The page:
On the following day, their presentations went so well that the senior person in the room told me they would henceforth institute a seven-minute rule in Europe for their presentations.
Others are slightly more lenient, but not by much. Bill Lane, who was Jack Welch’s speechwriter at GE for two decades, suggests ten minutes. “Ten minutes is more than enough time to present effectively on most subjects, if you think it through and extract every non-contributing thought or word.”
Interestingly, ten minutes is the time limit suggested by psychologist John Medina in his book, Brain Rules. He tells us that audiences begin to check out at that point, so you have to shake things up or move to a different point to keep their attention.
At a normal speaking rate of 125 words per minute, the amount of information that can be packed in to a ten minute presentation is equal to about five double-spaced pages of writing. If you can’t say what you need to say in that time, you’re probably not thinking clearly enough about what your key point is, or you’re trying to do too much. When you consider that Winston Churchill used to require every memo sent to him not to exceed one page no matter how big the topic, you can see how it’s possible, especially since you’re not fighting a world war.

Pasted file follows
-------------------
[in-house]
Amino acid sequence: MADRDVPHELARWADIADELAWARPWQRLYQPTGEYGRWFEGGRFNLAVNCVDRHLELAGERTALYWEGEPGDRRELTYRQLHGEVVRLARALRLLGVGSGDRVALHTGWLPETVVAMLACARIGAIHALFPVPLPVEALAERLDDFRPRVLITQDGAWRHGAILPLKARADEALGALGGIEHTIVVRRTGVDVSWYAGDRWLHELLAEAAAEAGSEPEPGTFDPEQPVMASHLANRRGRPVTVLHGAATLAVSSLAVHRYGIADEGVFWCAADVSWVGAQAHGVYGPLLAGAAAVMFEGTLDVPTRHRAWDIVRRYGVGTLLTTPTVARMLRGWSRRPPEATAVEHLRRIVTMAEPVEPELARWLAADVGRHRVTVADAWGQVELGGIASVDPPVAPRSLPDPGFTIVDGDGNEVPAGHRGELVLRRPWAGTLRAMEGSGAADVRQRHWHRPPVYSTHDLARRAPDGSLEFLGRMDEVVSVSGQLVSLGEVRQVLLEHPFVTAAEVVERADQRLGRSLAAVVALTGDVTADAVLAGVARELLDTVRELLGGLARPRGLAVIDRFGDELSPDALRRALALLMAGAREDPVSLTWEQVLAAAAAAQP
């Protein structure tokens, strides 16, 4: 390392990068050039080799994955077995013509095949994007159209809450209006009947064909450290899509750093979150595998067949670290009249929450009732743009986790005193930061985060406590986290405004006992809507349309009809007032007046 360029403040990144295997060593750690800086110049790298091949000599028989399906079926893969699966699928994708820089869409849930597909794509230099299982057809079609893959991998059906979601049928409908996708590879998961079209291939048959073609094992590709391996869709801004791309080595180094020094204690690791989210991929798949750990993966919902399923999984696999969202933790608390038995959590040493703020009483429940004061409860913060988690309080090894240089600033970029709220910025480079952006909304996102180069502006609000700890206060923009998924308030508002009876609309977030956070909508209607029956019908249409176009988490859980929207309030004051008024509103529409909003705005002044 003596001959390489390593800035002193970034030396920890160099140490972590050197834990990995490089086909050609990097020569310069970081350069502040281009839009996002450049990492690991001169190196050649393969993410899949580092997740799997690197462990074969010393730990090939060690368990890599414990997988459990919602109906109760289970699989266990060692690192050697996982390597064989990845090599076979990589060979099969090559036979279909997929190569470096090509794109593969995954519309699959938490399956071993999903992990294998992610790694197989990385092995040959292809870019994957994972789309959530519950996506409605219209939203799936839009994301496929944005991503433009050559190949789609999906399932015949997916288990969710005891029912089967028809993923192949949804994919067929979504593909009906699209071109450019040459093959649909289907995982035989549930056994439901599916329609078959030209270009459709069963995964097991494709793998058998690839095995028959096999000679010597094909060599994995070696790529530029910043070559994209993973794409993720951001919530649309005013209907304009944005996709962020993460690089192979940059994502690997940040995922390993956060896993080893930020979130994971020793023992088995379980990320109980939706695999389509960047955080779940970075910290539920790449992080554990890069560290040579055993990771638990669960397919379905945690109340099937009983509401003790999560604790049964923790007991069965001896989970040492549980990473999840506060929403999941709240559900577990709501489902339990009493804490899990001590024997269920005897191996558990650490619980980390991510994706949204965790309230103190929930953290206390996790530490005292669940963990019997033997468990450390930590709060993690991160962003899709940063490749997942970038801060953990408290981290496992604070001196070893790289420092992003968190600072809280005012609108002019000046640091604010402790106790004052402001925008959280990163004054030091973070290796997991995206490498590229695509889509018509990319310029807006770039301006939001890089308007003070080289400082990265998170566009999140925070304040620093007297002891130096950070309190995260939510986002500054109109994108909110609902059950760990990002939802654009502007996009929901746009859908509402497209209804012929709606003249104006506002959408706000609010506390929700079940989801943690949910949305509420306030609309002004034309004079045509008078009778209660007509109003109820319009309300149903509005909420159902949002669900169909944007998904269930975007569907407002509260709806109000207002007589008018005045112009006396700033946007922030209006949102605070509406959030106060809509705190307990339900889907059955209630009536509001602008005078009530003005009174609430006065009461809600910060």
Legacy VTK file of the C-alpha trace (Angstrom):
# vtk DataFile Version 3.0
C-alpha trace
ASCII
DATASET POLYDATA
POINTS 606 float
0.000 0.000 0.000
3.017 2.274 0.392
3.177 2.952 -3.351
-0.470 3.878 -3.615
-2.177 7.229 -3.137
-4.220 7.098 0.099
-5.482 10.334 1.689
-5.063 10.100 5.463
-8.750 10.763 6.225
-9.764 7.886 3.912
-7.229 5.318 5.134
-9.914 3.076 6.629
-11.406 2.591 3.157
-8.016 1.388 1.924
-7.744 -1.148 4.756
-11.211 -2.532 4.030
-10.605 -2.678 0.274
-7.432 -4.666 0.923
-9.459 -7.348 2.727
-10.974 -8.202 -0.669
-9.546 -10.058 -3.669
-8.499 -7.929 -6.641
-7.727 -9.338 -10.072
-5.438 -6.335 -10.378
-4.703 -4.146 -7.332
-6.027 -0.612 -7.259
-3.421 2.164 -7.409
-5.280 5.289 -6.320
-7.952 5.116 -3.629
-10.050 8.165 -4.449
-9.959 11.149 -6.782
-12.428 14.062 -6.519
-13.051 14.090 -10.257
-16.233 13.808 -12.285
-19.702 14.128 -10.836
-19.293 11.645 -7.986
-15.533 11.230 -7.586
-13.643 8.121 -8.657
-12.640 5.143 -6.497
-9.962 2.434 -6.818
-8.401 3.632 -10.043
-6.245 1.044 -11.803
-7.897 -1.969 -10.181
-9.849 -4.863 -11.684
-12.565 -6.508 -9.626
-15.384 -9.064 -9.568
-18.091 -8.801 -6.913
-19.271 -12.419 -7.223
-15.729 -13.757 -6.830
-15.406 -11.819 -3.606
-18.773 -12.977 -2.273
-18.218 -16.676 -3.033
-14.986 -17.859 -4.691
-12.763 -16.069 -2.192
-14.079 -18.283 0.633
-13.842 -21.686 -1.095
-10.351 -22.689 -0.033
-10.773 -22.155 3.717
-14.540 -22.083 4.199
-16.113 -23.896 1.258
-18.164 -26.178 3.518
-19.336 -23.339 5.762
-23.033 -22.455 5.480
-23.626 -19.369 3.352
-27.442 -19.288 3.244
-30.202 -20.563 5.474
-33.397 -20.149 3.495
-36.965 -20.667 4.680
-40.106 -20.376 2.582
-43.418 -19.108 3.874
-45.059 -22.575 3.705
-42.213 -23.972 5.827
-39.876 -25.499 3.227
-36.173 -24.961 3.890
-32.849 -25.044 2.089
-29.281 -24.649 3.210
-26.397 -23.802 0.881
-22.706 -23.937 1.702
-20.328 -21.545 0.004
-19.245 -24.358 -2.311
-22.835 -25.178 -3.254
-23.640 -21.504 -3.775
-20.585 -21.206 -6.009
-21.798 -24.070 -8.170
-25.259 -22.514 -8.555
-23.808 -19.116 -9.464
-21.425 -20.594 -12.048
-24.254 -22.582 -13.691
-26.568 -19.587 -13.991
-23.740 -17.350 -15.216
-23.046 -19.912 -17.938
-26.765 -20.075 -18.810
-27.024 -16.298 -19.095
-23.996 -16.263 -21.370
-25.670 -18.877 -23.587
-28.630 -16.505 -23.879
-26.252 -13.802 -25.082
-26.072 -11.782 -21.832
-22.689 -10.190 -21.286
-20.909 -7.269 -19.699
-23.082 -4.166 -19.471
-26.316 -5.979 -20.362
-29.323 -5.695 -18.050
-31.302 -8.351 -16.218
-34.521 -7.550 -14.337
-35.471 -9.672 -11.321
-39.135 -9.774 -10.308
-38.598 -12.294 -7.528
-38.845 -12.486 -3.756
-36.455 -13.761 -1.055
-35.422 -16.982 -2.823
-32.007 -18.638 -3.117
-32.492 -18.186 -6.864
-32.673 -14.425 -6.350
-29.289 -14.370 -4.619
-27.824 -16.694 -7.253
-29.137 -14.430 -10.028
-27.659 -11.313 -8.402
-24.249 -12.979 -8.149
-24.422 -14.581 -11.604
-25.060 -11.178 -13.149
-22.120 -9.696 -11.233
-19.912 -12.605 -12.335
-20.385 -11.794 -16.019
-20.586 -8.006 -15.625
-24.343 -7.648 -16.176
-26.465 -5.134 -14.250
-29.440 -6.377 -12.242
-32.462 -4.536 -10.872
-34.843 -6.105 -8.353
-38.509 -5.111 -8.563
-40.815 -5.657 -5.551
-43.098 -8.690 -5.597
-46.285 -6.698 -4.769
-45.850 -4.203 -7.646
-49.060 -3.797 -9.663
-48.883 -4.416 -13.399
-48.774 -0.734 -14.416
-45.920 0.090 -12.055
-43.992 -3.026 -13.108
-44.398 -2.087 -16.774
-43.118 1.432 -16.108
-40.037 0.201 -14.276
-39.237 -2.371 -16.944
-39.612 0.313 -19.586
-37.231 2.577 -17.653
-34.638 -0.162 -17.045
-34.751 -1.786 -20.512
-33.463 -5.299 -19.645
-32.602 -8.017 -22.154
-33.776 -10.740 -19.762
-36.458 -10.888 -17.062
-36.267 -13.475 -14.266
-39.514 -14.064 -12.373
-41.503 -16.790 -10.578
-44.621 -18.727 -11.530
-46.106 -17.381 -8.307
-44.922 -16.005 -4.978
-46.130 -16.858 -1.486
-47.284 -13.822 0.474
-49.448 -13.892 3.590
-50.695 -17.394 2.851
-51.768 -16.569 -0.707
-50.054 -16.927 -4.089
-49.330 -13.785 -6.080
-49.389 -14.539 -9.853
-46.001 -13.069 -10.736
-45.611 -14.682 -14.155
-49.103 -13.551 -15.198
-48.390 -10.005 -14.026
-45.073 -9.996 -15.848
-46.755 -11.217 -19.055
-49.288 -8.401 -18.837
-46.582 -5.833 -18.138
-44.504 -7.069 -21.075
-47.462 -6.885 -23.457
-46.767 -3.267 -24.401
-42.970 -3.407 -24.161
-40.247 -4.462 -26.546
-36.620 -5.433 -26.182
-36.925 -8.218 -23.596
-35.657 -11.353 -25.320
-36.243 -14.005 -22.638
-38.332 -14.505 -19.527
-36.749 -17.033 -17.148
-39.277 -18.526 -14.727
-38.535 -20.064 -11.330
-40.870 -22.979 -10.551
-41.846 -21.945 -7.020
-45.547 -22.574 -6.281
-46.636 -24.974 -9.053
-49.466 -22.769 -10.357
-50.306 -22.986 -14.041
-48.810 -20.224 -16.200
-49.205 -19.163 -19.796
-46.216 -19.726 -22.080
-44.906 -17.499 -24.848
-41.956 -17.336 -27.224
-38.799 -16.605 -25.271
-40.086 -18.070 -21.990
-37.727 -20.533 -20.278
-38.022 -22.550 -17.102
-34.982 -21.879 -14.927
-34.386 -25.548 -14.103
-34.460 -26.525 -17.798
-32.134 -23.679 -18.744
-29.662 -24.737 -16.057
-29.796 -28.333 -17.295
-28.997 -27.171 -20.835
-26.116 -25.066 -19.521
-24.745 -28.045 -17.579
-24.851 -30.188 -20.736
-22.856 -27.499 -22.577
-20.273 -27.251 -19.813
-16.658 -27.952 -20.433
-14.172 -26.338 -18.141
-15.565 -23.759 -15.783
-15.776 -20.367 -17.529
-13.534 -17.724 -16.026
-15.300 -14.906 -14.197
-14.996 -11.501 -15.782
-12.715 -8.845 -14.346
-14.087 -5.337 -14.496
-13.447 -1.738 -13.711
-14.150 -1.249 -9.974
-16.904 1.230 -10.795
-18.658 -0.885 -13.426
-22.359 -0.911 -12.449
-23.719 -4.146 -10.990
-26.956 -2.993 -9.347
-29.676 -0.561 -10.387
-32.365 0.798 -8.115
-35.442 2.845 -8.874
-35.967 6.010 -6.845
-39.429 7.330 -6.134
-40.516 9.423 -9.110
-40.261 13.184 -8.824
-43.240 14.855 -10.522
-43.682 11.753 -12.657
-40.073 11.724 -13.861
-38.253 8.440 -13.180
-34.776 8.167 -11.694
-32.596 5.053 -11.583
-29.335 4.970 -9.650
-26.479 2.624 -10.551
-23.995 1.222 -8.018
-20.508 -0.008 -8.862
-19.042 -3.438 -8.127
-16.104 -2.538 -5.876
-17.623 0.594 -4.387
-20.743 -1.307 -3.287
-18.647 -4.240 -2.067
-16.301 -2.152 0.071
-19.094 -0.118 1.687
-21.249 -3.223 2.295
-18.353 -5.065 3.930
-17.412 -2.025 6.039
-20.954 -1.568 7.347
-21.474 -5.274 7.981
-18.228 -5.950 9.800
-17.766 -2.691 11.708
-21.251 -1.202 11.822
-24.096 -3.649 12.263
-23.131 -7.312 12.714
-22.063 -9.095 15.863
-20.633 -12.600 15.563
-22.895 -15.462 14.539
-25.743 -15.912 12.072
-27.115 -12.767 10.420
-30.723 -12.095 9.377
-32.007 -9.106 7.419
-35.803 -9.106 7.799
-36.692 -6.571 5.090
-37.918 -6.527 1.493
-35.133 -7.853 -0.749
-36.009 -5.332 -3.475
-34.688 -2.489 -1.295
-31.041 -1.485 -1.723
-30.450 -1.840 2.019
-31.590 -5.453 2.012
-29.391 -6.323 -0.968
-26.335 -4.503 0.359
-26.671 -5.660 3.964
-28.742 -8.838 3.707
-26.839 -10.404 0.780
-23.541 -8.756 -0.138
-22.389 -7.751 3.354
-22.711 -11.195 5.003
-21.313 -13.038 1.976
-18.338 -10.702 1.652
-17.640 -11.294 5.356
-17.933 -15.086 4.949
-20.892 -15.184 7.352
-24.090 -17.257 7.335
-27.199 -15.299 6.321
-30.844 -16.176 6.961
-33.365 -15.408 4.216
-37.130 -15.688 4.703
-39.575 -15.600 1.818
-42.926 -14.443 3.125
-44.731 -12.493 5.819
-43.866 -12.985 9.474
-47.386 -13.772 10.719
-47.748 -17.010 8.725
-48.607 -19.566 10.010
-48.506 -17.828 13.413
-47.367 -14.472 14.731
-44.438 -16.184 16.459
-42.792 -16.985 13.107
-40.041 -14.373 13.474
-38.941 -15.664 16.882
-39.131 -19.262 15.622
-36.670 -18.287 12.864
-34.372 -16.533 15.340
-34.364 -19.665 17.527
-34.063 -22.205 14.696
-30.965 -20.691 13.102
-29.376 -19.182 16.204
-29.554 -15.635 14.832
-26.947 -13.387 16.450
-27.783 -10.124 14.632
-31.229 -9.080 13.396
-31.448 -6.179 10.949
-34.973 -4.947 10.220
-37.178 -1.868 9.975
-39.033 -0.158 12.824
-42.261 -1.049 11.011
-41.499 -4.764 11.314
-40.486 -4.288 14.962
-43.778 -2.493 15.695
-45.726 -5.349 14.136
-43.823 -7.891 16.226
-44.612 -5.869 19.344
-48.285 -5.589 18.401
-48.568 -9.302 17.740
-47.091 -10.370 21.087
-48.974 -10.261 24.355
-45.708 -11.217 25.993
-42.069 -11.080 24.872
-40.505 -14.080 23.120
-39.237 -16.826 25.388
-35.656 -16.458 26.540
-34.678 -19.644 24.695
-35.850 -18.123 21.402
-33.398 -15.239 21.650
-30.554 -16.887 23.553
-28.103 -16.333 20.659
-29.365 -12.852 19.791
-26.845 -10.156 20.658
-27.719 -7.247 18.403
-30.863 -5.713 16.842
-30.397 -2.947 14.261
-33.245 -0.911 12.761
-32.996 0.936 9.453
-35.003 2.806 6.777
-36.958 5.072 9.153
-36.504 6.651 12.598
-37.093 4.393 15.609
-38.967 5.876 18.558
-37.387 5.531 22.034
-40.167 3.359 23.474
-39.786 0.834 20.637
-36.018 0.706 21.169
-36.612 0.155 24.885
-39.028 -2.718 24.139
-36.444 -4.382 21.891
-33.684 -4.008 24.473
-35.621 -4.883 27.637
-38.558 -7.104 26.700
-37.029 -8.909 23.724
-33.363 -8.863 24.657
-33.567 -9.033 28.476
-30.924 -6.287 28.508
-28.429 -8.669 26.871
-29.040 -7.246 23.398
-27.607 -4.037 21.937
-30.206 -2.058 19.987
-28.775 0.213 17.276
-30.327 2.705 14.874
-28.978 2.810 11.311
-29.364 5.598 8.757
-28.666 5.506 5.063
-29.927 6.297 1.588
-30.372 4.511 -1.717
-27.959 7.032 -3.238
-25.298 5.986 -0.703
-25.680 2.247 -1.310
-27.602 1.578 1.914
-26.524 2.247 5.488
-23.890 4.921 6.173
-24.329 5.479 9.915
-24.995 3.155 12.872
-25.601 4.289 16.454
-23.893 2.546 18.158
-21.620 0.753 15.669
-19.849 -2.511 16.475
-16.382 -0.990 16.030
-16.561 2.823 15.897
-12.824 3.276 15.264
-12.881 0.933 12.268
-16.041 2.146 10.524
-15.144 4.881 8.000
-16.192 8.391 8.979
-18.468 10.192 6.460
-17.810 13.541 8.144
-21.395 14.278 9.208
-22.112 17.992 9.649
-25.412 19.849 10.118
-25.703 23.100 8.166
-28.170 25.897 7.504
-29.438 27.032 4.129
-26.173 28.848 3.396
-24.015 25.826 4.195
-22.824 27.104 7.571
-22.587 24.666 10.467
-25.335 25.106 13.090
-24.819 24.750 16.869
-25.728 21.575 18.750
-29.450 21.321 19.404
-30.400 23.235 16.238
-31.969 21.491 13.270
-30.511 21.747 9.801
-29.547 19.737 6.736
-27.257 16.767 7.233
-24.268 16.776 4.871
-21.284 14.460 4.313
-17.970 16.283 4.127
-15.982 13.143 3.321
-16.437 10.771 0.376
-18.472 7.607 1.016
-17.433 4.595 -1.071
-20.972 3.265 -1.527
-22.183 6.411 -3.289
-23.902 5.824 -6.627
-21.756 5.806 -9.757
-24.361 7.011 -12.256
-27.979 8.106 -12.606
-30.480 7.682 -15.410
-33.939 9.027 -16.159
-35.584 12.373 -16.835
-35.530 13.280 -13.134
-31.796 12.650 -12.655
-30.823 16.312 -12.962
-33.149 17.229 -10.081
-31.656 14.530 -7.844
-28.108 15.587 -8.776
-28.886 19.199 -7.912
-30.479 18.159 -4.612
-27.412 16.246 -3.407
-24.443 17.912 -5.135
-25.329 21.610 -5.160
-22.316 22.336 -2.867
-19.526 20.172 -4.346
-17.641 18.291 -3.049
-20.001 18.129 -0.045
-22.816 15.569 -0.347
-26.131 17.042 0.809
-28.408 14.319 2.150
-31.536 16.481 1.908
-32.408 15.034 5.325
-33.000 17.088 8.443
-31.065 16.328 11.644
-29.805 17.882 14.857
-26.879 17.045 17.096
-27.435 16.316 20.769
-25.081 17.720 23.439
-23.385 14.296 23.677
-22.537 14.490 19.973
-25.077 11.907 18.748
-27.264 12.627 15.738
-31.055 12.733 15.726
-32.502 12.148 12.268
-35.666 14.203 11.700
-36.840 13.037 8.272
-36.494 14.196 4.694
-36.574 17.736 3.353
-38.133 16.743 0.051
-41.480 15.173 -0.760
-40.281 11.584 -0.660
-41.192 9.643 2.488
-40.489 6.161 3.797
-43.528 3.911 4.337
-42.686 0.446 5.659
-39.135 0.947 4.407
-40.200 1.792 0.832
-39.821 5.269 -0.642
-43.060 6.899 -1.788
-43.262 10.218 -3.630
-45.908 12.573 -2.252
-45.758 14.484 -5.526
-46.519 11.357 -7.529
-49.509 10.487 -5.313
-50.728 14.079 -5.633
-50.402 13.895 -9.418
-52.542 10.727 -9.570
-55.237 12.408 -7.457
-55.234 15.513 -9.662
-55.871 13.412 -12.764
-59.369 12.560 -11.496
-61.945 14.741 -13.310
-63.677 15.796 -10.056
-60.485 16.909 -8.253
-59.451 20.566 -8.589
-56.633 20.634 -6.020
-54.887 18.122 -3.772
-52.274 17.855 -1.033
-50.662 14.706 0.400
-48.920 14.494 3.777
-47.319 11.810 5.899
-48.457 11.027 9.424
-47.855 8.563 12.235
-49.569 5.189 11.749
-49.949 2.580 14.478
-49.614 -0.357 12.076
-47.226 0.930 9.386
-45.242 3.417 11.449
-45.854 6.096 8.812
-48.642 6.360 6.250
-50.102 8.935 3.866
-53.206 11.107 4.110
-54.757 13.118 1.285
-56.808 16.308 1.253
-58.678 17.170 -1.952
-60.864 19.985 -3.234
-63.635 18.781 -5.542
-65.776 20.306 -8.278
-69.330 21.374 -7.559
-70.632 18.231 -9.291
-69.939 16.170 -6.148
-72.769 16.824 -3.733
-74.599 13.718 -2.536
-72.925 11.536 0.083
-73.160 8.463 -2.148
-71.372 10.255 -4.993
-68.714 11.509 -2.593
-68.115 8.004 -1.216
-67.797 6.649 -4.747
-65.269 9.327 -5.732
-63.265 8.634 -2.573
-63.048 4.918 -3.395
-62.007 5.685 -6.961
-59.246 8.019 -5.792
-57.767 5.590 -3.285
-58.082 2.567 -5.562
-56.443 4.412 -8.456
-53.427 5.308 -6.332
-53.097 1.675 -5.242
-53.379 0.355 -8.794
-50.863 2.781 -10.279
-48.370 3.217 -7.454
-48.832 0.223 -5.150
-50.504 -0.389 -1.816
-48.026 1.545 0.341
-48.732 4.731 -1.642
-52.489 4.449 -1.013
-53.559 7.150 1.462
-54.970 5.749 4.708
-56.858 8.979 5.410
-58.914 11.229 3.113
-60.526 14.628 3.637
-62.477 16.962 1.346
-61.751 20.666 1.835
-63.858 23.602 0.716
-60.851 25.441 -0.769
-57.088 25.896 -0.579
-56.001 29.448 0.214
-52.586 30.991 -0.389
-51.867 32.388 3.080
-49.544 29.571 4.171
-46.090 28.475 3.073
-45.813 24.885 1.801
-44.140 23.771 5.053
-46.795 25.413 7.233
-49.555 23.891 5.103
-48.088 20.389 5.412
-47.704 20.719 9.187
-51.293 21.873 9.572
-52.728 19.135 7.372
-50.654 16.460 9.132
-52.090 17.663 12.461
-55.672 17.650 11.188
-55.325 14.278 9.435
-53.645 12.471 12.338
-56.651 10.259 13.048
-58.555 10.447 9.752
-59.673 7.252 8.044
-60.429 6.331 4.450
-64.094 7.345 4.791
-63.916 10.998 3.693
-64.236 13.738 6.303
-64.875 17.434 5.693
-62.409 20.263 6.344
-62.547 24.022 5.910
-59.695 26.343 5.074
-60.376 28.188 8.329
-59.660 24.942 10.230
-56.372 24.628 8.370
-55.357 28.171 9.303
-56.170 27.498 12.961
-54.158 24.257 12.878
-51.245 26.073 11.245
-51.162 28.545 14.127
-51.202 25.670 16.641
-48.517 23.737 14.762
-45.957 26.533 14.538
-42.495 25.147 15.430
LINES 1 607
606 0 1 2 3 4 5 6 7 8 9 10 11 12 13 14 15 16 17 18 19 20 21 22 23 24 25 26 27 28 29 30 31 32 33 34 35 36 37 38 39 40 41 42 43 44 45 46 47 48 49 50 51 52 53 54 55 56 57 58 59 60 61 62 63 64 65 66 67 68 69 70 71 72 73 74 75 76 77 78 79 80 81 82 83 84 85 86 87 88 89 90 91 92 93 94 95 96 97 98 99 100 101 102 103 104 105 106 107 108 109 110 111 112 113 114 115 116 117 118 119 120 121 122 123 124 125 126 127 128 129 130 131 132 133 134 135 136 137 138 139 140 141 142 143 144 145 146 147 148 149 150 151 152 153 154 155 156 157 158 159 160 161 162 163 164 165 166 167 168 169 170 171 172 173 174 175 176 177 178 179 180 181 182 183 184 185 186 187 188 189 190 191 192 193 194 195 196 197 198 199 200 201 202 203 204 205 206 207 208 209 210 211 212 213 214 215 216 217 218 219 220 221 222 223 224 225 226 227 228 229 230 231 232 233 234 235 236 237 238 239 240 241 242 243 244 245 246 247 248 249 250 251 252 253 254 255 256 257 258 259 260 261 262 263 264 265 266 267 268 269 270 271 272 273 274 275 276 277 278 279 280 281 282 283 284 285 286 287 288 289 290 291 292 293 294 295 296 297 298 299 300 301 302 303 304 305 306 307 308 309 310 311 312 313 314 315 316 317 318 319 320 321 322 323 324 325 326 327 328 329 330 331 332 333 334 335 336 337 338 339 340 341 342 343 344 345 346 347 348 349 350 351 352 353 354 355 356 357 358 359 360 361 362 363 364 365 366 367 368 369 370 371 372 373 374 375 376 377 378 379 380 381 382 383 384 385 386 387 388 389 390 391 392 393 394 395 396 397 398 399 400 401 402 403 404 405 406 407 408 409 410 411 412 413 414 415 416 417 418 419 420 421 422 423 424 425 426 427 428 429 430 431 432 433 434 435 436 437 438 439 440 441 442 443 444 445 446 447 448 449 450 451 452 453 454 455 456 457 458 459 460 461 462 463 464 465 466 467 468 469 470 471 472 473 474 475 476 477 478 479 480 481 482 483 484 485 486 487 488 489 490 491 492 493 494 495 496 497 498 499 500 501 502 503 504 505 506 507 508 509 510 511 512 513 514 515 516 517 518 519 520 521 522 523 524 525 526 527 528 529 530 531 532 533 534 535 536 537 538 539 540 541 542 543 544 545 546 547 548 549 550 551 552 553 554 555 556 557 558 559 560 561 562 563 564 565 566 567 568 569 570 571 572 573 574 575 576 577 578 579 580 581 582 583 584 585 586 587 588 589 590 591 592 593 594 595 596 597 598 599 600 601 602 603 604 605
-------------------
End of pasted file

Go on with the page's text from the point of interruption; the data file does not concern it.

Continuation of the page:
Shorter than the time allotted. Parkinson’s Law does not have to apply to presentations; your message does not have to expand to fill the time allotted to it. I know you might think that this is your one big chance in the limelight to be noticed, but taking too much time is one of the best ways to ensure that it is your only shot. If they give you 30 minutes, plan for 15-20 (if that). If they give you ten, plan for seven. There are two reasons for this. First, if what you’re saying has any interest at all to the audience, they will interrupt you with questions, especially the higher up in the organization. You want questions and dialogue, but if you have too much stuff prepared you’re going to feel forced to get it all out. Second, no one will ever complain if you take less time than was on the schedule—in fact you may not have a choice, because chances are anyone on the agenda before you did not prepare as well as you did and has already eaten into your time.
At any rate, I think I’ve made my point, so I’ll stop here. Any questions?
Years ago, FedEx ran this commercial which poked fun at the fact that someone could steal another’s idea just by expressing it more forcefully. The lower ranking team member makes a sensible suggestion, which is ignored. Seconds later, the offending executive repeats the idea, but with a strong knife-hand gesture, and all but gets a standing ovation.